Environment and energy ministers from the Group of 20 leading rich and developing nations have agreed to join hands to fight the increasingly serious problem of plastic pollution in the world's oceans. In a joint communique, the ministers agreed that they would share information as they work toward reducing plastic waste.
G-20 members will compile country-by-country basic data on the amount of plastic that is discarded and the discharge of waste into oceans, and regularly report to each other on the situation in a bid to reduce this waste. This is an initial step toward creating an international framework.
Plastic is light and strong, but these qualities have simultaneously been negative, as plastic waste whose recovery and storage has been insufficient has ended up polluting oceans at an estimated rate of 8 million metric tons or more per year. And nearly half of this waste comes from G-20 countries.
The joint communique stated that the countries would swiftly take appropriate national actions to prevent and reduce the discharge of plastic litter and plastics into the oceans. However, they stopped short of setting numerical targets, out of consideration for the United States, which doesn't like interference from other countries, and emerging and developing countries that are expected to see an increase in plastic waste as they grow economically.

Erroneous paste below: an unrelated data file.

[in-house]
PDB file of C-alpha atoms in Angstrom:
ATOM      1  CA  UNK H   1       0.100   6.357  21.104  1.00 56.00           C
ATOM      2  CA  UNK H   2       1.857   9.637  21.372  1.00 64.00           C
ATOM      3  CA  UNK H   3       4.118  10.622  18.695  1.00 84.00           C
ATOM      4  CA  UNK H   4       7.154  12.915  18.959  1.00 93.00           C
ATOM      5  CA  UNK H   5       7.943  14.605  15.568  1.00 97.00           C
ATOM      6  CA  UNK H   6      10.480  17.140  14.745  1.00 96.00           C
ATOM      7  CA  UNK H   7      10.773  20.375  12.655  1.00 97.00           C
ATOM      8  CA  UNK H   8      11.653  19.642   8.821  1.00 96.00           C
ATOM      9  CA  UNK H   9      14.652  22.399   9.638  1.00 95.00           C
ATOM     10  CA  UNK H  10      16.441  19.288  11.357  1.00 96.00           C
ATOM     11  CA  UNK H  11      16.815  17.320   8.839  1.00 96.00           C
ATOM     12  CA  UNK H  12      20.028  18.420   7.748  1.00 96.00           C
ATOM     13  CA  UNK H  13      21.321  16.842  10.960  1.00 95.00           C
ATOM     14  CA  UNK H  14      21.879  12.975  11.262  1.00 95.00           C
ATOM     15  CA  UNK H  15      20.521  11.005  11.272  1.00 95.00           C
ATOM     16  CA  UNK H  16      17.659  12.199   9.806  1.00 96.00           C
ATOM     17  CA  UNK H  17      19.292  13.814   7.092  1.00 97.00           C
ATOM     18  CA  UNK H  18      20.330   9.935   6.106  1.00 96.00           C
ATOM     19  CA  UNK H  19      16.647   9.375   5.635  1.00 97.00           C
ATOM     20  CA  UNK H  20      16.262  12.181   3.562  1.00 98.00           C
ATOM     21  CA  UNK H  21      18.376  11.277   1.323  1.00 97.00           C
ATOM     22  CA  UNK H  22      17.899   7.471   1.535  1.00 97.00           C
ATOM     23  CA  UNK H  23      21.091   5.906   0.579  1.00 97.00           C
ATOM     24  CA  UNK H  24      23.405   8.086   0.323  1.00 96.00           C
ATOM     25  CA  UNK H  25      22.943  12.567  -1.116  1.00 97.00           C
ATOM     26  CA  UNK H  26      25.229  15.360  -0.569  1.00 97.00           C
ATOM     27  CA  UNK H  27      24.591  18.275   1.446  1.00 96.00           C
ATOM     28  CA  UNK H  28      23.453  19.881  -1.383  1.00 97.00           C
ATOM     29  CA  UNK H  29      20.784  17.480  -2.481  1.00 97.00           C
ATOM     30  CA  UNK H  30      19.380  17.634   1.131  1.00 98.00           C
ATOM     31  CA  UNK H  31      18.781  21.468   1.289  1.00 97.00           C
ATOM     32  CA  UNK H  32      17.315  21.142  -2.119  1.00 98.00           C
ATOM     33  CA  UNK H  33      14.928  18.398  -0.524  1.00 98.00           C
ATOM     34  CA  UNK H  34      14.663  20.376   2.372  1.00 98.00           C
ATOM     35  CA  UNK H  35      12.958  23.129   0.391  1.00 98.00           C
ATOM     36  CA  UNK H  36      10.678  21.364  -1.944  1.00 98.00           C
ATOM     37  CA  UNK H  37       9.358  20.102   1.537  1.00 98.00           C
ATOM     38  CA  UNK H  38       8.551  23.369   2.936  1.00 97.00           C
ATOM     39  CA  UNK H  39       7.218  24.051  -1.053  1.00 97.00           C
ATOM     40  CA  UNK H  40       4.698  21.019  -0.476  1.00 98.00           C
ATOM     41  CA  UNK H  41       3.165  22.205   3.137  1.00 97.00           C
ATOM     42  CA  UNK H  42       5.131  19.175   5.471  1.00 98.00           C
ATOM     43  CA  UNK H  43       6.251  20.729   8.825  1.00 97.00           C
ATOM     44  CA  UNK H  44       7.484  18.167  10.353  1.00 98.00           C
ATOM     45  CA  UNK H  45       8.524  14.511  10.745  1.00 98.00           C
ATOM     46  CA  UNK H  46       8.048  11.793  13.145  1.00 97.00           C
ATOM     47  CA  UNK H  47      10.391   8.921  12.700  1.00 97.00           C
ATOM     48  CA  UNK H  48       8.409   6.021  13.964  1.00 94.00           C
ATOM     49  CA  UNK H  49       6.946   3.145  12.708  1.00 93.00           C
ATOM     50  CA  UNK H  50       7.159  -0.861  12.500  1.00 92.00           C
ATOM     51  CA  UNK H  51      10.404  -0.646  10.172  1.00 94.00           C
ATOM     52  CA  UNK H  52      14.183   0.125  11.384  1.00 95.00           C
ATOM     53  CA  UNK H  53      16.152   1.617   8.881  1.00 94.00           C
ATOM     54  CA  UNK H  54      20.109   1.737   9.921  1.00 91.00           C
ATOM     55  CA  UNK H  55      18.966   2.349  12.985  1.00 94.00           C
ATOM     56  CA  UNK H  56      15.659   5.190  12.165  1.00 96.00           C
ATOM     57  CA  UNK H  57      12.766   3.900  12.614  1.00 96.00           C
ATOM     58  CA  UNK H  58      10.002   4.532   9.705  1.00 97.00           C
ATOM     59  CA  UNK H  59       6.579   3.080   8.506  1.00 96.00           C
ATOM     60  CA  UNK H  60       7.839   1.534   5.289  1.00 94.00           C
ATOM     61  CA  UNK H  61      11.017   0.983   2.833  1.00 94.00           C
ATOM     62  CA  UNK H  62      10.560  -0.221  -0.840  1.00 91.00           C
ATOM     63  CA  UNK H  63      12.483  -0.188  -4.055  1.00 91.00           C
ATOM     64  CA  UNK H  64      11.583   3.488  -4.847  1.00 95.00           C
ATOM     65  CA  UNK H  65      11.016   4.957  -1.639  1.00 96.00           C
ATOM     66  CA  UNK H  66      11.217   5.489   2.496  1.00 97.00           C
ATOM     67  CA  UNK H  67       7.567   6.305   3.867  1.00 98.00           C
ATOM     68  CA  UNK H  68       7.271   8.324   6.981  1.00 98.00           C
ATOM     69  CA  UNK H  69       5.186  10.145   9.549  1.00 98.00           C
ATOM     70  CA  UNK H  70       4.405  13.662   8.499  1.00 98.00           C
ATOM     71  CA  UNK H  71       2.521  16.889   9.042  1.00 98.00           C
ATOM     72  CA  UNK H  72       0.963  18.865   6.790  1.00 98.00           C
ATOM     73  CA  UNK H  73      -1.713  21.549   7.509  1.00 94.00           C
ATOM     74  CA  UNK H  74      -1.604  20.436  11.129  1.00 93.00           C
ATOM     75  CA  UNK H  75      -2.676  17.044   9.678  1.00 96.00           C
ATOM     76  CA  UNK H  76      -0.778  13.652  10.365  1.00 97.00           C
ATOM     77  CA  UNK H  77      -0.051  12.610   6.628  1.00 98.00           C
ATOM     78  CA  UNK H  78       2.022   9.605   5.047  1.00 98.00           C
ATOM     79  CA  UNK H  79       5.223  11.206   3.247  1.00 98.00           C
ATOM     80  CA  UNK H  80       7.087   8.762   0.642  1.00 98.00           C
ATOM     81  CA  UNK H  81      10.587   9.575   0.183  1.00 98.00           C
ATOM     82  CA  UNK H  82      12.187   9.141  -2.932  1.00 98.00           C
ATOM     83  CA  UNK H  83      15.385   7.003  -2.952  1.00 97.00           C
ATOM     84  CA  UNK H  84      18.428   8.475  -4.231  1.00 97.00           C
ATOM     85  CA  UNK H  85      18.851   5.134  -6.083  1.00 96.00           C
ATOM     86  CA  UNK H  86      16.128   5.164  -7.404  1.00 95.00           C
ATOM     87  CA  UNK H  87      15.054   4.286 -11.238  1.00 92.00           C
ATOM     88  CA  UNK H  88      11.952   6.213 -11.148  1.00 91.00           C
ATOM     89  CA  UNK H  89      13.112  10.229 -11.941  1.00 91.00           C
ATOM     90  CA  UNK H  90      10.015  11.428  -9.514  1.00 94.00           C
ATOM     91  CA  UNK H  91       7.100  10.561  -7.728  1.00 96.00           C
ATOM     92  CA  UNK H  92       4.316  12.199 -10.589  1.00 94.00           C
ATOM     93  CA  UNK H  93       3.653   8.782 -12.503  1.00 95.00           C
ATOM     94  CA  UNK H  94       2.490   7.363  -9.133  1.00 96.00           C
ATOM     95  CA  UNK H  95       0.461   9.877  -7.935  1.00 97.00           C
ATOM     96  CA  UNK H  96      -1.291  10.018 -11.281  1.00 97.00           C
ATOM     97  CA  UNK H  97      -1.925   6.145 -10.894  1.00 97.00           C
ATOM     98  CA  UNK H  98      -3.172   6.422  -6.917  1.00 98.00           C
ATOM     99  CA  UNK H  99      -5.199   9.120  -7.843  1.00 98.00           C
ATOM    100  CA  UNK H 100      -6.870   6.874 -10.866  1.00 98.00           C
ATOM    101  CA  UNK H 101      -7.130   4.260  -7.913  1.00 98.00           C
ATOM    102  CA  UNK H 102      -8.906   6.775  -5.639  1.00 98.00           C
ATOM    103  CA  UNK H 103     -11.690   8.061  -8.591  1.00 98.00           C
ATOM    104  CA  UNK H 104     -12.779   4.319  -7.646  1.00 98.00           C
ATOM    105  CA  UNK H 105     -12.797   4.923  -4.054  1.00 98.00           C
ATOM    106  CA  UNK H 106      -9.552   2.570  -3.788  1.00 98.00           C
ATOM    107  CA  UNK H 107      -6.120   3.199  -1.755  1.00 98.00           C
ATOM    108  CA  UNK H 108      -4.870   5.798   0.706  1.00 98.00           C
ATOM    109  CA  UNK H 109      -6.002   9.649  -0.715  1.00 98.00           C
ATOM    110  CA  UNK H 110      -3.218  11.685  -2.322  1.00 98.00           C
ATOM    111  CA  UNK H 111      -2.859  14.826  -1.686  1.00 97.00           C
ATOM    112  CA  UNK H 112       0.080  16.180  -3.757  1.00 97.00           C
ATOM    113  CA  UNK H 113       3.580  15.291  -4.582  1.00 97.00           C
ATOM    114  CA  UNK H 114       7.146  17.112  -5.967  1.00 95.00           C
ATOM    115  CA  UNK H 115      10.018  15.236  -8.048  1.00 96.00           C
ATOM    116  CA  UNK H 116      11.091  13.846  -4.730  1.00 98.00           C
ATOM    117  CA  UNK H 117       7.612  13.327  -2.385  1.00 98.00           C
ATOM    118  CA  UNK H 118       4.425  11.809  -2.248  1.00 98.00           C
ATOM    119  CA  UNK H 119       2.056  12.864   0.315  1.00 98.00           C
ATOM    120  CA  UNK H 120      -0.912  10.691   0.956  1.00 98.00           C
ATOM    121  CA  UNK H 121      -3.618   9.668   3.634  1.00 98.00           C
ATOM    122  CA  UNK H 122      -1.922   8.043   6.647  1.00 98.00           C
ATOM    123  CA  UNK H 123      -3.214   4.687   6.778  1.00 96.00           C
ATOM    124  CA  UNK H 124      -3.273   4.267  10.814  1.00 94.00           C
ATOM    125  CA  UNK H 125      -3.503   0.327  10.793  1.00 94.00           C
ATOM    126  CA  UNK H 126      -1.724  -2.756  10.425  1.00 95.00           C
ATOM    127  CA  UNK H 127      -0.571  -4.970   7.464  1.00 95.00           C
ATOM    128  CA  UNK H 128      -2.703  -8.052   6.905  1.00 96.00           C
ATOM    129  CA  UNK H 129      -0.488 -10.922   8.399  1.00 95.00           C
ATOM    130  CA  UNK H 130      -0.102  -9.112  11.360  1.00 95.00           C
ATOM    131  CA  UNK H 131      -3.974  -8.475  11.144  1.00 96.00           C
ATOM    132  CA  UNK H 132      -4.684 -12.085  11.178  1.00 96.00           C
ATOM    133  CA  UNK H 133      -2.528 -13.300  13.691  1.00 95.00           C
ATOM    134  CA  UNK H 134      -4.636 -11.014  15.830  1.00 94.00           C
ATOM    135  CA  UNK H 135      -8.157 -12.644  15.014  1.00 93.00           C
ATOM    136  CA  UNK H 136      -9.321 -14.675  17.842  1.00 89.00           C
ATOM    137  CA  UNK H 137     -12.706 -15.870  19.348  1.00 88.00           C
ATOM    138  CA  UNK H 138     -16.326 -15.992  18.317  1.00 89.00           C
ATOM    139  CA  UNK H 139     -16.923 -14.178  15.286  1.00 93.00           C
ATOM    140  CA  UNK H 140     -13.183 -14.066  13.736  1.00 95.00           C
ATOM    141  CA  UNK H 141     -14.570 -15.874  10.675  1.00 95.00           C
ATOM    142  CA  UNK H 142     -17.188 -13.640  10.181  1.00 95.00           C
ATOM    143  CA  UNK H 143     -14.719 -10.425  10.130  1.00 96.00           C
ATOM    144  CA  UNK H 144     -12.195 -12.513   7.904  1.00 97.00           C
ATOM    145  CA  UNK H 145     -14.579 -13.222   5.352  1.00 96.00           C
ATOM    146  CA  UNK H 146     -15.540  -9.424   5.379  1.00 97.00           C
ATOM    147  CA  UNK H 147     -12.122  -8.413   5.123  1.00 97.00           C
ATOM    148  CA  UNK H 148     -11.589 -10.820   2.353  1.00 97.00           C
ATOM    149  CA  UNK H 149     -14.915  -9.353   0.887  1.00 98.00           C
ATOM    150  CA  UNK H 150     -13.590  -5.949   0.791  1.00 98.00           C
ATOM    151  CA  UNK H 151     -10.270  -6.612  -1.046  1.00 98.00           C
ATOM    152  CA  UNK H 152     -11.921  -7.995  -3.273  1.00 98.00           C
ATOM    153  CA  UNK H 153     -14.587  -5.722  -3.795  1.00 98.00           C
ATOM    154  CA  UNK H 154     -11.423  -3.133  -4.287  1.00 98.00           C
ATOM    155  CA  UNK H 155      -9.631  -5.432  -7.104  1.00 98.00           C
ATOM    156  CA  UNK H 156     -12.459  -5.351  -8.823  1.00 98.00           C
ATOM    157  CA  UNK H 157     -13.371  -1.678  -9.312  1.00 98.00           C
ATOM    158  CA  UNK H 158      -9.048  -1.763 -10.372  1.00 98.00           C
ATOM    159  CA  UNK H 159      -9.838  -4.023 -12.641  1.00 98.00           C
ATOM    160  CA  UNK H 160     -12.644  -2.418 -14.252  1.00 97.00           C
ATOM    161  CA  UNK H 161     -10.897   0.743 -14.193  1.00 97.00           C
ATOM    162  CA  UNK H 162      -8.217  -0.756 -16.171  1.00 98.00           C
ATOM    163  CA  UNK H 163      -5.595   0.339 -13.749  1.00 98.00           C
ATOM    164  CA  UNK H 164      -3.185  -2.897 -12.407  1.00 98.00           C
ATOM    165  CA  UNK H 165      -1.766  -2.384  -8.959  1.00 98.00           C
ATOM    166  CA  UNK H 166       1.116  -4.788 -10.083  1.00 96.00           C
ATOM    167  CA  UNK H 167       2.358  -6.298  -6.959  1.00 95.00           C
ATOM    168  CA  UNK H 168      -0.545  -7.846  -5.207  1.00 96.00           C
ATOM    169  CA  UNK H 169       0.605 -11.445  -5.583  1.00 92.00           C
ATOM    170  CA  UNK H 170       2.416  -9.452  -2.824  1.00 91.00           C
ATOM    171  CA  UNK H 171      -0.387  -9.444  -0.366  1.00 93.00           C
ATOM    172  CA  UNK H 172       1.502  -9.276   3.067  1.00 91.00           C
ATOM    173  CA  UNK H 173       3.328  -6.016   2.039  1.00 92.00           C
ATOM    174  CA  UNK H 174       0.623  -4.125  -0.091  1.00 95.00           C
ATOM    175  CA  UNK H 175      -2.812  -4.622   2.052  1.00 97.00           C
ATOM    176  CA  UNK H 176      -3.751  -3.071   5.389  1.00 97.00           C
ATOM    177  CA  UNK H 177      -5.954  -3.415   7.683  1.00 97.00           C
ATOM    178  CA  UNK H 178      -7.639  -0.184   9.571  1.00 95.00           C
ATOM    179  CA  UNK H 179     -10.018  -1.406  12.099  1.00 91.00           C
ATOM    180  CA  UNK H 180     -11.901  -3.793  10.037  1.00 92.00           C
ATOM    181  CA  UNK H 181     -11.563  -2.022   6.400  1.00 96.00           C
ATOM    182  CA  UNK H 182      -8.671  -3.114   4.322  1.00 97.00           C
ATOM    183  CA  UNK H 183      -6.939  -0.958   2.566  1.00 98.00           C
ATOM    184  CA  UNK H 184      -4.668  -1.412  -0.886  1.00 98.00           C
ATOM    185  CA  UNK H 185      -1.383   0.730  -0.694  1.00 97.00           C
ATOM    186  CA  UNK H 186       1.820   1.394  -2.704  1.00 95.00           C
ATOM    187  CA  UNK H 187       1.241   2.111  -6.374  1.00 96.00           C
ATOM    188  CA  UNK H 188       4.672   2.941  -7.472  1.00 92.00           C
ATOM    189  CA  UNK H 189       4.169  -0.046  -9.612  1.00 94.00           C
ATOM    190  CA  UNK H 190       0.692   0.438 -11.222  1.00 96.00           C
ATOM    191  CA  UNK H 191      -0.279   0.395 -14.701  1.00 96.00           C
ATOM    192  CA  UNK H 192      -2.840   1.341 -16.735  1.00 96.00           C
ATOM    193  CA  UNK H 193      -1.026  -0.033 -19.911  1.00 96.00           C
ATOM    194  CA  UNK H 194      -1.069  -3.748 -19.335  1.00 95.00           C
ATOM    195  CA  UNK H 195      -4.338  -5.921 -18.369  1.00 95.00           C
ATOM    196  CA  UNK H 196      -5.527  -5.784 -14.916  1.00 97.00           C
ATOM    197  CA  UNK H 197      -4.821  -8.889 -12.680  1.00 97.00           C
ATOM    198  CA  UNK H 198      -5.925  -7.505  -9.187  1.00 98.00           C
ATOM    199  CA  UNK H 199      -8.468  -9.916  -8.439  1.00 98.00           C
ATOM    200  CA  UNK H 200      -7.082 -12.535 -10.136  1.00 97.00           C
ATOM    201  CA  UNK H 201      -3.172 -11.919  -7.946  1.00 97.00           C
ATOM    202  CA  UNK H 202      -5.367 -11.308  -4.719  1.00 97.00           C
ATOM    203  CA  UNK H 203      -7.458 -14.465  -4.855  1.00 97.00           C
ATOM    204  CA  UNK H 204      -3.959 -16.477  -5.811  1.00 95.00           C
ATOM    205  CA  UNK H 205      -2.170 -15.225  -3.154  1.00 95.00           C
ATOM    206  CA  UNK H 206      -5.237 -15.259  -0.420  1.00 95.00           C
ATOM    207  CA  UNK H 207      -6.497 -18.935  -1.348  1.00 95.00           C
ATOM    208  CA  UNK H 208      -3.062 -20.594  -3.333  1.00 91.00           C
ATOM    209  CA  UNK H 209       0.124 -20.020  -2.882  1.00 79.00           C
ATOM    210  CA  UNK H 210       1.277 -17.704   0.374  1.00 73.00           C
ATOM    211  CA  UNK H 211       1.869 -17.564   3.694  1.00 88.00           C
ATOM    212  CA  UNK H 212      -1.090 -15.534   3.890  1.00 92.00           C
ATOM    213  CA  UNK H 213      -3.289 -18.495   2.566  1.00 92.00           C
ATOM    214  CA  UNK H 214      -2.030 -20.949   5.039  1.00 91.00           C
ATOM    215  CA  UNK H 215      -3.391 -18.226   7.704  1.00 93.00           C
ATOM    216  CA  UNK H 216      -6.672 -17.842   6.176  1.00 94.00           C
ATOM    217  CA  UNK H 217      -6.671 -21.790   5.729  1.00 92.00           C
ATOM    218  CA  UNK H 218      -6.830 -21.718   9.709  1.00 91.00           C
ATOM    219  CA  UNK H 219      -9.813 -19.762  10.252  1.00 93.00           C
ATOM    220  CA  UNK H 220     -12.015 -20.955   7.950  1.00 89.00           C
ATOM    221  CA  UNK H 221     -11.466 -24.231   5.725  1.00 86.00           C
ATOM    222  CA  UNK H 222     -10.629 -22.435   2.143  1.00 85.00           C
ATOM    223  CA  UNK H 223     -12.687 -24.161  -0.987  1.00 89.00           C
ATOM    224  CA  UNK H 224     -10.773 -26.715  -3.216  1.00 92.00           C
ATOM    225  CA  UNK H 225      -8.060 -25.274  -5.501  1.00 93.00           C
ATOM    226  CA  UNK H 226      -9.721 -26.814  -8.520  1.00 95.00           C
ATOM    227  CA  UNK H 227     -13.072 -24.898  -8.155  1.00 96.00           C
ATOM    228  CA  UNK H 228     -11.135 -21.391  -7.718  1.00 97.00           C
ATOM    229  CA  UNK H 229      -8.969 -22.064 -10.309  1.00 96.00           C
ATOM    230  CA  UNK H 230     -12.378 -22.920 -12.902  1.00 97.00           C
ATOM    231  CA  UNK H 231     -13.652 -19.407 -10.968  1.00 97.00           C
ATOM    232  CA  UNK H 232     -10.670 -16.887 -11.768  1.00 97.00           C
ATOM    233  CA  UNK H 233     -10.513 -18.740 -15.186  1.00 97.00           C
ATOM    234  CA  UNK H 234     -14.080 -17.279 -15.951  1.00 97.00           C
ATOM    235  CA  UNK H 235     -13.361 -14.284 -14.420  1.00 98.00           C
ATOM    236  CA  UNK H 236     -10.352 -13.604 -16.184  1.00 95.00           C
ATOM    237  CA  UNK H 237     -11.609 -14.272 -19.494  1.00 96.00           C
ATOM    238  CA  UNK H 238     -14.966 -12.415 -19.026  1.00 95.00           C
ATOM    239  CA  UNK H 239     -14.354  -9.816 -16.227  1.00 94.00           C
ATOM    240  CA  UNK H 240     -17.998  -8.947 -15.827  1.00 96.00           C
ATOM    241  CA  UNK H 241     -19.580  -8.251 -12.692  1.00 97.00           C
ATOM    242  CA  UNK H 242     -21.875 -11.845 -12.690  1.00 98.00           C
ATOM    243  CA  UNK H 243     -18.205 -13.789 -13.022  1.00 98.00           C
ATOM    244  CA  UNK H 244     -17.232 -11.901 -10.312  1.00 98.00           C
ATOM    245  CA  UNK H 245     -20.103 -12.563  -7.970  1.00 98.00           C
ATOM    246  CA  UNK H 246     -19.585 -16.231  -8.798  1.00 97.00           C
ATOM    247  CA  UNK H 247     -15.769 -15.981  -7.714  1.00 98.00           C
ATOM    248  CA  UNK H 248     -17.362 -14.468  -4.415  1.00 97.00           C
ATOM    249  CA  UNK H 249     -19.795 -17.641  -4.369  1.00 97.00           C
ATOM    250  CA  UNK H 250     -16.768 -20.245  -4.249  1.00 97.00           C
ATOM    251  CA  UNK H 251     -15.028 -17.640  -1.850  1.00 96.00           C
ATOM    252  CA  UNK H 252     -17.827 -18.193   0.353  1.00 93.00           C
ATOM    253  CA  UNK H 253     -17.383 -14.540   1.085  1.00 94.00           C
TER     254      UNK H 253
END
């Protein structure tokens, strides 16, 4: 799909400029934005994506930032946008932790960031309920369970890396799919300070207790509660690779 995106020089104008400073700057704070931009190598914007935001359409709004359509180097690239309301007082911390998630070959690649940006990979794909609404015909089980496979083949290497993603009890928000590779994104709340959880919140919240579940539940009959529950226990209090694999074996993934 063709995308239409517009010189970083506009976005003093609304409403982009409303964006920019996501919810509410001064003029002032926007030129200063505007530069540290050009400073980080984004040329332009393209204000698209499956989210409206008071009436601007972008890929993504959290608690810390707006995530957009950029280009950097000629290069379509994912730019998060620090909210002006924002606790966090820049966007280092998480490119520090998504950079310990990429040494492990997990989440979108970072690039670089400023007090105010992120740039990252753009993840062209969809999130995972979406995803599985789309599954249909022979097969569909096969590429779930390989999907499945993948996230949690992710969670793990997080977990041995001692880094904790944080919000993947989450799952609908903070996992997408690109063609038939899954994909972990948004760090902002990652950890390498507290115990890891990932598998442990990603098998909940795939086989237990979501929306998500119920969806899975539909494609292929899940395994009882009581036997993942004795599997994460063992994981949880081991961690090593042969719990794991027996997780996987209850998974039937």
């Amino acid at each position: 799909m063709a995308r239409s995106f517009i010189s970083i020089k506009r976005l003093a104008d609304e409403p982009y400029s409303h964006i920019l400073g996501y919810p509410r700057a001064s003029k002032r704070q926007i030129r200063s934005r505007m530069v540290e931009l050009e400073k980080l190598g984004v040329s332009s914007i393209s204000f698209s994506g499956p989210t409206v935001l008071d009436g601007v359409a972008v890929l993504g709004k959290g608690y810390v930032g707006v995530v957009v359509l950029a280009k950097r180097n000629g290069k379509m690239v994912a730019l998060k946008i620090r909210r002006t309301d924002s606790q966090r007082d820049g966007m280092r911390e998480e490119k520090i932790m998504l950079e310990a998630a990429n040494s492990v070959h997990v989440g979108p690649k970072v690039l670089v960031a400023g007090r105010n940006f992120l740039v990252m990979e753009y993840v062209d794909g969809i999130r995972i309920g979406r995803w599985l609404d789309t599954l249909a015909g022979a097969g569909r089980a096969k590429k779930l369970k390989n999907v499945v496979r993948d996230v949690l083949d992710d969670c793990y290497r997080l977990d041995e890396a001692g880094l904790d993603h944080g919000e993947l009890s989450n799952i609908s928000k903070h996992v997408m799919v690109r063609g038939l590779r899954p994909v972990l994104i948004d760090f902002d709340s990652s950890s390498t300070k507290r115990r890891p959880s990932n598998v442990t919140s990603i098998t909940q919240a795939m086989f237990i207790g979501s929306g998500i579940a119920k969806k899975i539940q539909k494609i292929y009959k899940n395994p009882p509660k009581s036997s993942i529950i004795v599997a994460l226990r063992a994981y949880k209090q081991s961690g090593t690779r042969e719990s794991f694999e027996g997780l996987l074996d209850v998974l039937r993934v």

Numerical targets bring the interests of each country to the surface. Japan, having assumed the G-20 presidency this year, placed priority on obtaining the consensus of all members. One could say that it chose to take the profit over the fame.
However, it is not possible to implement an effective initiative by relying on the autonomy of each country.
We are reminded of past negotiations on global warming. It was in 1992 that the world joined hands to prevent global warming by adopting the United Nations Framework Convention on Climate Change. However it took more than 20 years from then for countries to reach a consensus on the Paris Agreement that introduced numerical targets for all emitters of greenhouse gases in their efforts to reduce emissions.
It is unlikely that international collaboration on reducing marine plastic litter will become a reality overnight, and that is exactly why Japan, as the country that proposed the framework, has a responsibility to continue it and be involved.
Japan should, as a matter of course, provide know-how to developing countries whose systems of data collection, waste retrieval and recycling are insufficient. We would also like to see it making an effort to introduce numerical targets and make them effective.
Of course, Japan should first put more effort into reducing plastic waste within its own borders. At a summit meeting of the Group of Seven leading industrial nations in June last year, Japan was criticized for not signing the Ocean Plastics Charter that included numerical targets.
Japan is not qualified to call on other countries to reduce plastic litter while remaining a major producer of single-use plastics, exporting close to 1 million tons to developing countries and other destinations each year.